When advisers are first appointed, great care is taken to put in place the right shape of team, so that work can be delivered in the most efficient way possible. Time is also taken to discuss the client’s work needs in detail, i.e. type and detail of advice, frequency of reporting and style of materials, etc. However, over time team members leave or become more senior and a client’s requirements change. The problem is that neither the client nor the adviser always spots this.
Often bac is brought in because there is concern that the adviser is charging too much for work that does not feel best in class. The paradox is that the adviser in question is normally a leading firm in the industry, so what has gone wrong? Usually it is a combination of reasons….
We were asked by the trustee board of a £2 billion scheme to help them review the value for money they were getting from their scheme actuary firm. The focus was not simply on reducing fees, but also giving the trustees confidence that the service being provided was consistent with their adviser’s charges. We started by spending some time with the trustees understanding the complexity of the scheme and how they worked with their scheme actuary firm.
We benchmarked the fees against industry norms and provided the trustees with a written report of our findings. The benchmarking revealed some potential fee issues, particularly in terms of meeting attendance and the most recent funding valuation. There was also a lack of transparency and very few fixed fee components within the current relationship.
We provided the pensions director and chair of trustees with a basic “plan of attack” for how to address these fee concerns with their advisers. Whilst some advisers can be reluctant at first to engage in a discussion about restructuring fees, most will respond positively if they feel that fees could put the relationship at risk (and our involvement can be helpful in ensuring the advisers take the challenge on fees seriously). That is what happened in this case, with the scheme actuary firm sitting down to restructure not just their fees but also their team and the way in which they delivered their services.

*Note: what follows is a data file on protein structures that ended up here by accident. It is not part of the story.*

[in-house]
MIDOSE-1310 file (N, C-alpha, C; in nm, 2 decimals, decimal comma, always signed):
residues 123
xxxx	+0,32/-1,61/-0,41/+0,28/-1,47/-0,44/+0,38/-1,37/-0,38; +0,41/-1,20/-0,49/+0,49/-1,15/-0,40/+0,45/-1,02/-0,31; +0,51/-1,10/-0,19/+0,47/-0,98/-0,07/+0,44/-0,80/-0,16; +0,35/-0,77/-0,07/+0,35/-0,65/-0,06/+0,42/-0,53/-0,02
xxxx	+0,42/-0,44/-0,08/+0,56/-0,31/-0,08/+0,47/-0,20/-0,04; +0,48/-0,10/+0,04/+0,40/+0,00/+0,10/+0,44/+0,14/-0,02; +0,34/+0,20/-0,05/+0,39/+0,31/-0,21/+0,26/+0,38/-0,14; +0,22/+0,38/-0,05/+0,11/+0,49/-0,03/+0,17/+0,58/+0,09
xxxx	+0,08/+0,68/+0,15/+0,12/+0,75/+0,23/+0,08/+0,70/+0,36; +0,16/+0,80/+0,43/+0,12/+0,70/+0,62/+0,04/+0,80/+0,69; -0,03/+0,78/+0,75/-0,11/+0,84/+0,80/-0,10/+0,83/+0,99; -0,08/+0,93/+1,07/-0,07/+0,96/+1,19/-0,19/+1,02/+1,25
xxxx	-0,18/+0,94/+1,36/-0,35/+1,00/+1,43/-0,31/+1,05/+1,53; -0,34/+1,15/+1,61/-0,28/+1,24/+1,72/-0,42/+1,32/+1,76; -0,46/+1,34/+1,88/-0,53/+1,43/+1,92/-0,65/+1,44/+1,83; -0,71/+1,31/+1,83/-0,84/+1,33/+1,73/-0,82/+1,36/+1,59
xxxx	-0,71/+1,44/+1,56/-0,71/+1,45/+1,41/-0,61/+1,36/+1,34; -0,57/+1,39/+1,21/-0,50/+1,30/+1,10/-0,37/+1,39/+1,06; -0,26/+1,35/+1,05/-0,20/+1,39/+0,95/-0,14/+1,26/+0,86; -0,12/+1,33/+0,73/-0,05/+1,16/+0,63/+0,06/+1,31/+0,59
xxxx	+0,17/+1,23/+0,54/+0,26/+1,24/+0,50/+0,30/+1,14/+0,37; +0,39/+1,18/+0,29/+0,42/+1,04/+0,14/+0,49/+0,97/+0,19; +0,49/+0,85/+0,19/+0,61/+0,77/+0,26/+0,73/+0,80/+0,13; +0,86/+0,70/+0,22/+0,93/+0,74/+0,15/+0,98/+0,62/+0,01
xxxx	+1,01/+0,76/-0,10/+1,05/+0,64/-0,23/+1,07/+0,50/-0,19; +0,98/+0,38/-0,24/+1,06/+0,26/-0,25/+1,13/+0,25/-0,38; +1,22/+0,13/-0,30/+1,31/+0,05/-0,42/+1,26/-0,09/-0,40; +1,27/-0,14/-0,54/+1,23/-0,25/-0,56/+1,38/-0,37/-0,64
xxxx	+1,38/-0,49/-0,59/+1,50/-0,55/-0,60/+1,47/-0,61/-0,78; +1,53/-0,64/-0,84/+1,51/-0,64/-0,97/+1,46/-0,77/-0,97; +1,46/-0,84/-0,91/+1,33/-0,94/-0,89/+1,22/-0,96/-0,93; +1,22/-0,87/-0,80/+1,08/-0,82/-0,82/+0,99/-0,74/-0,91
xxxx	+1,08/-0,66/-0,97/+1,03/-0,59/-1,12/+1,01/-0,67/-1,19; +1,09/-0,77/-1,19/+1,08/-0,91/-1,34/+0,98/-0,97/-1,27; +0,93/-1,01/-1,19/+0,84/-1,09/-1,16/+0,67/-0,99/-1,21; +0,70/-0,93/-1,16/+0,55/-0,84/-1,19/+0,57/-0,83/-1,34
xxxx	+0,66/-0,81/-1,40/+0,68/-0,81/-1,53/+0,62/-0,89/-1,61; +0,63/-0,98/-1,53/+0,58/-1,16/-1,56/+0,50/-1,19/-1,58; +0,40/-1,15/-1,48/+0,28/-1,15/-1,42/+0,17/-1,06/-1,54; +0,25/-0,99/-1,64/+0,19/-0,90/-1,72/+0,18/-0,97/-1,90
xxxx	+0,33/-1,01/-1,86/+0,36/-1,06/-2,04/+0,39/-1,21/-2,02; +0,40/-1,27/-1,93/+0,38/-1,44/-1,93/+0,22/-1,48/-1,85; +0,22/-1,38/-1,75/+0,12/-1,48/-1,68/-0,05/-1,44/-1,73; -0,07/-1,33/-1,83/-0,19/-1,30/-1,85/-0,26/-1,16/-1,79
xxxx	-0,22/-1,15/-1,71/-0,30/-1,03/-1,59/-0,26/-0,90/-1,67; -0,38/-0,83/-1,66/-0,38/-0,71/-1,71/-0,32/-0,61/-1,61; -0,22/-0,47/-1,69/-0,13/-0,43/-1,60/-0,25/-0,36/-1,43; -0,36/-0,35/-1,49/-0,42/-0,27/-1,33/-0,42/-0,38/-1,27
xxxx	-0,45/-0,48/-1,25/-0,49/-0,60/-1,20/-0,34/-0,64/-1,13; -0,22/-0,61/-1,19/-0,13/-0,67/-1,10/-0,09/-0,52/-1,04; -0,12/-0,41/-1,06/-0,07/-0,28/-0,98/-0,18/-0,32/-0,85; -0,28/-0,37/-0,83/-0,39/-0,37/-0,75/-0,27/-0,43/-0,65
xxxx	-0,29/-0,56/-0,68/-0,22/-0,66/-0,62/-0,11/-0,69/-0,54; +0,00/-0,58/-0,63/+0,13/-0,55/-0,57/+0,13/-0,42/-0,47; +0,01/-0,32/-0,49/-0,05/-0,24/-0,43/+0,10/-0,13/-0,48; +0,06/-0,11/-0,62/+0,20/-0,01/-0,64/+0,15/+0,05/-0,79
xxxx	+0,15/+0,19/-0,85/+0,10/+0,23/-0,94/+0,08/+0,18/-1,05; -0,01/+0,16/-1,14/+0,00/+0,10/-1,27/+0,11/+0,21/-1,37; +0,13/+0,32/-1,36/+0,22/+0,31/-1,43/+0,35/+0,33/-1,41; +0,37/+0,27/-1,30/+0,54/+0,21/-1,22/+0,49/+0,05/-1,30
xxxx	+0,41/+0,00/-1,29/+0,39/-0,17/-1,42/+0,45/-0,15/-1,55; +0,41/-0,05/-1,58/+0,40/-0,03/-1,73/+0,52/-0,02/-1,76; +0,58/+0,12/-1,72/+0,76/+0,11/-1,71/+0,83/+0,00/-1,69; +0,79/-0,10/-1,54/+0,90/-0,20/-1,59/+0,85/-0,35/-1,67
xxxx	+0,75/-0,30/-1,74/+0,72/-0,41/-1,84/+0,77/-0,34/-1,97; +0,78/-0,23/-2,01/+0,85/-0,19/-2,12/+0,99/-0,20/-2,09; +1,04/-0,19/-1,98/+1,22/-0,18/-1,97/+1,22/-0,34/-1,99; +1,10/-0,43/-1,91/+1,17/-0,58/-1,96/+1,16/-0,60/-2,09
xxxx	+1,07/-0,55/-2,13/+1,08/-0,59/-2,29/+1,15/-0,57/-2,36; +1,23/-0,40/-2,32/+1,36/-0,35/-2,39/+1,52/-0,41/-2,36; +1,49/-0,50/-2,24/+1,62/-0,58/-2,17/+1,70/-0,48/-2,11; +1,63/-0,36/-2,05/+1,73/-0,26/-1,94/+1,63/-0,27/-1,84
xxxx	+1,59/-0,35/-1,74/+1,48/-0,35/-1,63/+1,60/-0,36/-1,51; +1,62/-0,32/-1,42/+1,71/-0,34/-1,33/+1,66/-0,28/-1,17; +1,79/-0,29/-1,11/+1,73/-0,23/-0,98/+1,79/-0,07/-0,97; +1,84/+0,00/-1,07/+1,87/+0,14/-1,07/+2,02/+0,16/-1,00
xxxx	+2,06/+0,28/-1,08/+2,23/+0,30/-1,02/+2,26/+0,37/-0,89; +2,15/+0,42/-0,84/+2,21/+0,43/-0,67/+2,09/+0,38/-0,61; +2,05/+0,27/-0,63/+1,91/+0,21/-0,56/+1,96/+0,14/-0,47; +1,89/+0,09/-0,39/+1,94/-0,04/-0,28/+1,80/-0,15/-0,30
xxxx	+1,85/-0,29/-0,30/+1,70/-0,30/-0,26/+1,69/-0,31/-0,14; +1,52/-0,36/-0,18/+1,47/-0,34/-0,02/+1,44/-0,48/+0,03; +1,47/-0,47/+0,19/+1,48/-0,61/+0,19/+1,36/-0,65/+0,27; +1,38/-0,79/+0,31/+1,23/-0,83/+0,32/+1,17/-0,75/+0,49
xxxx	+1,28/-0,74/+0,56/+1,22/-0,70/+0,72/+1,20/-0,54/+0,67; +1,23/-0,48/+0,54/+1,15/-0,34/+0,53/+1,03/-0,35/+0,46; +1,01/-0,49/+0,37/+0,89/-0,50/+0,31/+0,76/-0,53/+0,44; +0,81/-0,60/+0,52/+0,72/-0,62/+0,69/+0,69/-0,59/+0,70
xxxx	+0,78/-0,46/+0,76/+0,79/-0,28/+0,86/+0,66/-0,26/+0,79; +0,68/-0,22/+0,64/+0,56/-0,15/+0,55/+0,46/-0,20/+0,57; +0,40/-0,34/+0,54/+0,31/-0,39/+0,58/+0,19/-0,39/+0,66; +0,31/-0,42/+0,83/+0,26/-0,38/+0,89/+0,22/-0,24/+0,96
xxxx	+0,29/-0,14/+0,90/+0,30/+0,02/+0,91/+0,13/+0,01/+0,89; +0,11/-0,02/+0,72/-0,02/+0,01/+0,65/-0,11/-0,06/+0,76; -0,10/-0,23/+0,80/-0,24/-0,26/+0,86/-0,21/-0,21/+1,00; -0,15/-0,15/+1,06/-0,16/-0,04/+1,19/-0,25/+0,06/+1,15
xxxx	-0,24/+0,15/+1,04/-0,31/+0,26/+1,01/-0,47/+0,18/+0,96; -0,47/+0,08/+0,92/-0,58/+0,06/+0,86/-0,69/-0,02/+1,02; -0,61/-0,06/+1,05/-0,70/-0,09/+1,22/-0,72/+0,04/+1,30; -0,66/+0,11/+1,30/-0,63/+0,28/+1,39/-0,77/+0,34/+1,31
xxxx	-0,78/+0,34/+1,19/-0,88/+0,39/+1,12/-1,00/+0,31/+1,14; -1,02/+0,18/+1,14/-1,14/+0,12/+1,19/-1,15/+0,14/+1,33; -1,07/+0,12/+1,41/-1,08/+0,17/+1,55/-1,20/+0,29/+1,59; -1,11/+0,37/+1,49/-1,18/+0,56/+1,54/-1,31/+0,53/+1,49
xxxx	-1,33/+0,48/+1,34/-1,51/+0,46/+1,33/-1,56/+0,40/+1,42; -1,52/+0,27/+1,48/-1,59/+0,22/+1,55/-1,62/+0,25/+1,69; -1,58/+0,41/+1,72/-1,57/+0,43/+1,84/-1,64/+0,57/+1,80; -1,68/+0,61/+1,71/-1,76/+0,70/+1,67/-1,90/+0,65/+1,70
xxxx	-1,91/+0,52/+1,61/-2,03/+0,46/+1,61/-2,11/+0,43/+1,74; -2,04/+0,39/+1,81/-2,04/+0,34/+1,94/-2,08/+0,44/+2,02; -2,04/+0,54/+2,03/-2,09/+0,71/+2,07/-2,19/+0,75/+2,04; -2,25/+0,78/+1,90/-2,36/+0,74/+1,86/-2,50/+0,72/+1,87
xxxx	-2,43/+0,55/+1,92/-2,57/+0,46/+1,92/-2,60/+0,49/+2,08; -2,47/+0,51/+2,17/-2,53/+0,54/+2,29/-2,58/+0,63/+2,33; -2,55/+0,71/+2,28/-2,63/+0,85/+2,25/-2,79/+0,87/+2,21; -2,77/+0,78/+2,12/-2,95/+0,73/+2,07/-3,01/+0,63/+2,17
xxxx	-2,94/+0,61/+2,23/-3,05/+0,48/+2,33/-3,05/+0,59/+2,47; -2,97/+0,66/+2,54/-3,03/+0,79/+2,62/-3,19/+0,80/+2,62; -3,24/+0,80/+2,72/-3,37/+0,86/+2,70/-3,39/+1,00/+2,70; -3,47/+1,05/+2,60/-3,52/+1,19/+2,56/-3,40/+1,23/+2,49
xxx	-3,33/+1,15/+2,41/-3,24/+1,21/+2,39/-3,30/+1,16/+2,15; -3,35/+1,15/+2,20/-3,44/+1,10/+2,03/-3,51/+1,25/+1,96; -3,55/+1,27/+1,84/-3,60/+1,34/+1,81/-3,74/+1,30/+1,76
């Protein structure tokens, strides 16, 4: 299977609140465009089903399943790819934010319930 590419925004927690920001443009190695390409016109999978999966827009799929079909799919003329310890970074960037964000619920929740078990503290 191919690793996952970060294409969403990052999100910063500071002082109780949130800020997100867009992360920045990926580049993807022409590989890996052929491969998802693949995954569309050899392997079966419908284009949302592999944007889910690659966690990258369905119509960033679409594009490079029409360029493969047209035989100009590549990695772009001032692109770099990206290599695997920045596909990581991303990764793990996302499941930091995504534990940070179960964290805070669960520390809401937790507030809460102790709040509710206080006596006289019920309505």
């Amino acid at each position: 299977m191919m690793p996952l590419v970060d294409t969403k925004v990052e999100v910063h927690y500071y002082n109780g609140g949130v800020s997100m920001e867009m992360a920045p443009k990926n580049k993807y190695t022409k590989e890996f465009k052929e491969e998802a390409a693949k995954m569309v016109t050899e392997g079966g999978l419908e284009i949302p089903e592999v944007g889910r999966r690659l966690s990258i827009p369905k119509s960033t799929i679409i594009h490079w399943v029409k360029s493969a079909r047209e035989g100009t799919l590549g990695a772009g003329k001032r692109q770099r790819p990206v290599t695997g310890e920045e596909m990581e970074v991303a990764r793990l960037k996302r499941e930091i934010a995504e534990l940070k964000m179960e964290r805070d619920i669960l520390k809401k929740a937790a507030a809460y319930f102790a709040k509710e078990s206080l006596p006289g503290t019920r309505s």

The overall fee reduction was around 25%, with a much higher proportion of fee spend being genuinely fixed. The review also led to improvements in the scheme actuary’s service, including the provision at no extra cost of:
- dedicated project management services
- “blue sky” workshops to help the trustees understand the latest thinking and ideas.
In the news this week, the CMI asks for industry views on how to allow for 2020’s mortality experience, the DWP launches a small pots working group, the autumn Budget is abandoned but the Chancellor announces new measures to help businesses, the Barclays scheme subscribes to a Barclays bond and there is another repeat buy-in.
Journey plans or glide paths may have been around for a long time but they’re at the heart of the Regulator’s proposed new funding code. In this Pensions Perspective, Leonard Bowman looks at how long-term funding and investment plans are evolving and explains why companies are increasingly taking the lead in designing an endgame strategy for their schemes.
This quarter’s Arena has a summary of our recent Pensions Perspective, “Emerging from lockdown”, which looked at how best to tackle the most common pension issues which companies are currently facing. It also shows all the usual financial and investment analysis for the quarter ending 30 June 2020.
As we keep hearing, we are living in unprecedented times. However, as we turn our attention to the future, what does the “new normal” mean for defined benefit pension schemes? In this Pensions Perspective, Leonard Bowman considers the most common pension issues that companies are facing and how best to ensure that the company approaches these on the front foot.
Covid-19 has created many challenges for DB schemes but, for those ready to transact in 2020, it may have created even more favourable market conditions for a buyout. The problem is that most schemes are not there yet. In this Briefing we look at what being “deal ready” actually means and what work it will involve.
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